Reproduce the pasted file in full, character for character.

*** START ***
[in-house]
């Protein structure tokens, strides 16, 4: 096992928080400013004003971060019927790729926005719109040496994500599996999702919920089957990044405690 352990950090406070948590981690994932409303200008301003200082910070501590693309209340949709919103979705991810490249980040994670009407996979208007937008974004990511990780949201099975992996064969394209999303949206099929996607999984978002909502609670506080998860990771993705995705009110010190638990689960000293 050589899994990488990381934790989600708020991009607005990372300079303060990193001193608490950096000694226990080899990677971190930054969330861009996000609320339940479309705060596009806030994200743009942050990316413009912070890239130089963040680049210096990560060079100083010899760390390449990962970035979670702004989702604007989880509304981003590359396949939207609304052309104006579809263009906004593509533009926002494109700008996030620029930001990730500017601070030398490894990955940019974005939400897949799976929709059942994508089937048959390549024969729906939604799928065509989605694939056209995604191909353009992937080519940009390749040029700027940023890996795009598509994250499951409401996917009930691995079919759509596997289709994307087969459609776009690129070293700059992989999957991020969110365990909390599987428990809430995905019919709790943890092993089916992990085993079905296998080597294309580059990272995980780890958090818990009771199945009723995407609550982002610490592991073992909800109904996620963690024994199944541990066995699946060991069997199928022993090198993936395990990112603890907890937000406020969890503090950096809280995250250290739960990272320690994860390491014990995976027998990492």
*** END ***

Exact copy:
[in-house]
């Protein structure tokens, strides 16, 4: 096992928080400013004003971060019927790729926005719109040496994500599996999702919920089957990044405690 352990950090406070948590981690994932409303200008301003200082910070501590693309209340949709919103979705991810490249980040994670009407996979208007937008974004990511990780949201099975992996064969394209999303949206099929996607999984978002909502609670506080998860990771993705995705009110010190638990689960000293 050589899994990488990381934790989600708020991009607005990372300079303060990193001193608490950096000694226990080899990677971190930054969330861009996000609320339940479309705060596009806030994200743009942050990316413009912070890239130089963040680049210096990560060079100083010899760390390449990962970035979670702004989702604007989880509304981003590359396949939207609304052309104006579809263009906004593509533009926002494109700008996030620029930001990730500017601070030398490894990955940019974005939400897949799976929709059942994508089937048959390549024969729906939604799928065509989605694939056209995604191909353009992937080519940009390749040029700027940023890996795009598509994250499951409401996917009930691995079919759509596997289709994307087969459609776009690129070293700059992989999957991020969110365990909390599987428990809430995905019919709790943890092993089916992990085993079905296998080597294309580059990272995980780890958090818990009771199945009723995407609550982002610490592991073992909800109904996620963690024994199944541990066995699946060991069997199928022993090198993936395990990112603890907890937000406020969890503090950096809280995250250290739960990272320690994860390491014990995976027998990492």